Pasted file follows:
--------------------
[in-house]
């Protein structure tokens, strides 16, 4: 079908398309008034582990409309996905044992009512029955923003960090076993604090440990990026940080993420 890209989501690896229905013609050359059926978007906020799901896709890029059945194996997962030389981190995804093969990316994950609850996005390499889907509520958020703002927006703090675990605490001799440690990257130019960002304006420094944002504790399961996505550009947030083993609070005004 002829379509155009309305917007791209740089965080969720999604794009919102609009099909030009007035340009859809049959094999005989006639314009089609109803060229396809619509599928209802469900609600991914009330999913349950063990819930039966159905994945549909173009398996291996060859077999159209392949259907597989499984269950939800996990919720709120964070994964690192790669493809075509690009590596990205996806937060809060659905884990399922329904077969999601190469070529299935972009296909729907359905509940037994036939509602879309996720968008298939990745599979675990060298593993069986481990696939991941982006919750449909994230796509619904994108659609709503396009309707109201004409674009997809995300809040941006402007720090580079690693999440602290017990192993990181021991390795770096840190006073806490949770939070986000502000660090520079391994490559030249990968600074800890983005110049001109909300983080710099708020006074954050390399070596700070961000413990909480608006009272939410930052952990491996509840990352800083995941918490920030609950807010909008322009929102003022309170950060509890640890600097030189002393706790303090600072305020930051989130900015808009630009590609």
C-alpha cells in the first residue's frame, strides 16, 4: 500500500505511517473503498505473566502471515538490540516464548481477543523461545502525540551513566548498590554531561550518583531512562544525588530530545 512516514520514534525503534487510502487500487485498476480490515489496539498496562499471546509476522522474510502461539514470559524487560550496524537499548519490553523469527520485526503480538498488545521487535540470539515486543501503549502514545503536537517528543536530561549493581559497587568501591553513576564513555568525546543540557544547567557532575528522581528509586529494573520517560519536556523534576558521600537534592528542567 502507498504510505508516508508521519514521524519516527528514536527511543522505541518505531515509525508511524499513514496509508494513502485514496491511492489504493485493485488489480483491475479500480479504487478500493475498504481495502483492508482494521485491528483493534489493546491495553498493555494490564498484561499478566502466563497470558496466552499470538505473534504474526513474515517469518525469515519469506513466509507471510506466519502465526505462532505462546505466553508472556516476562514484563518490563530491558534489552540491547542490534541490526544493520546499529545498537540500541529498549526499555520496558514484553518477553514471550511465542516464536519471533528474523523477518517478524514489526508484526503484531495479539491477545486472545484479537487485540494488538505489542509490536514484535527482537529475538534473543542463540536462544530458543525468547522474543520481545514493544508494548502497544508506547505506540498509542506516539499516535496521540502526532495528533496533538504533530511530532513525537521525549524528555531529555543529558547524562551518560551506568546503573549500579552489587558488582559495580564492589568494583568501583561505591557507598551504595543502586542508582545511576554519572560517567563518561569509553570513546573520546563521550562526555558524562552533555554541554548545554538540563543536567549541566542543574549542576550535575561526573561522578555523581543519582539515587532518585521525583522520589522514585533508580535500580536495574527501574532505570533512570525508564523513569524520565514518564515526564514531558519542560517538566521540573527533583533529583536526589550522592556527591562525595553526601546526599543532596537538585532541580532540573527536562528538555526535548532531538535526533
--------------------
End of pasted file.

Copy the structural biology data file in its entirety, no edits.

[in-house]
């Protein structure tokens, strides 16, 4: 079908398309008034582990409309996905044992009512029955923003960090076993604090440990990026940080993420 890209989501690896229905013609050359059926978007906020799901896709890029059945194996997962030389981190995804093969990316994950609850996005390499889907509520958020703002927006703090675990605490001799440690990257130019960002304006420094944002504790399961996505550009947030083993609070005004 002829379509155009309305917007791209740089965080969720999604794009919102609009099909030009007035340009859809049959094999005989006639314009089609109803060229396809619509599928209802469900609600991914009330999913349950063990819930039966159905994945549909173009398996291996060859077999159209392949259907597989499984269950939800996990919720709120964070994964690192790669493809075509690009590596990205996806937060809060659905884990399922329904077969999601190469070529299935972009296909729907359905509940037994036939509602879309996720968008298939990745599979675990060298593993069986481990696939991941982006919750449909994230796509619904994108659609709503396009309707109201004409674009997809995300809040941006402007720090580079690693999440602290017990192993990181021991390795770096840190006073806490949770939070986000502000660090520079391994490559030249990968600074800890983005110049001109909300983080710099708020006074954050390399070596700070961000413990909480608006009272939410930052952990491996509840990352800083995941918490920030609950807010909008322009929102003022309170950060509890640890600097030189002393706790303090600072305020930051989130900015808009630009590609």
C-alpha cells in the first residue's frame, strides 16, 4: 500500500505511517473503498505473566502471515538490540516464548481477543523461545502525540551513566548498590554531561550518583531512562544525588530530545 512516514520514534525503534487510502487500487485498476480490515489496539498496562499471546509476522522474510502461539514470559524487560550496524537499548519490553523469527520485526503480538498488545521487535540470539515486543501503549502514545503536537517528543536530561549493581559497587568501591553513576564513555568525546543540557544547567557532575528522581528509586529494573520517560519536556523534576558521600537534592528542567 502507498504510505508516508508521519514521524519516527528514536527511543522505541518505531515509525508511524499513514496509508494513502485514496491511492489504493485493485488489480483491475479500480479504487478500493475498504481495502483492508482494521485491528483493534489493546491495553498493555494490564498484561499478566502466563497470558496466552499470538505473534504474526513474515517469518525469515519469506513466509507471510506466519502465526505462532505462546505466553508472556516476562514484563518490563530491558534489552540491547542490534541490526544493520546499529545498537540500541529498549526499555520496558514484553518477553514471550511465542516464536519471533528474523523477518517478524514489526508484526503484531495479539491477545486472545484479537487485540494488538505489542509490536514484535527482537529475538534473543542463540536462544530458543525468547522474543520481545514493544508494548502497544508506547505506540498509542506516539499516535496521540502526532495528533496533538504533530511530532513525537521525549524528555531529555543529558547524562551518560551506568546503573549500579552489587558488582559495580564492589568494583568501583561505591557507598551504595543502586542508582545511576554519572560517567563518561569509553570513546573520546563521550562526555558524562552533555554541554548545554538540563543536567549541566542543574549542576550535575561526573561522578555523581543519582539515587532518585521525583522520589522514585533508580535500580536495574527501574532505570533512570525508564523513569524520565514518564515526564514531558519542560517538566521540573527533583533529583536526589550522592556527591562525595553526601546526599543532596537538585532541580532540573527536562528538555526535548532531538535526533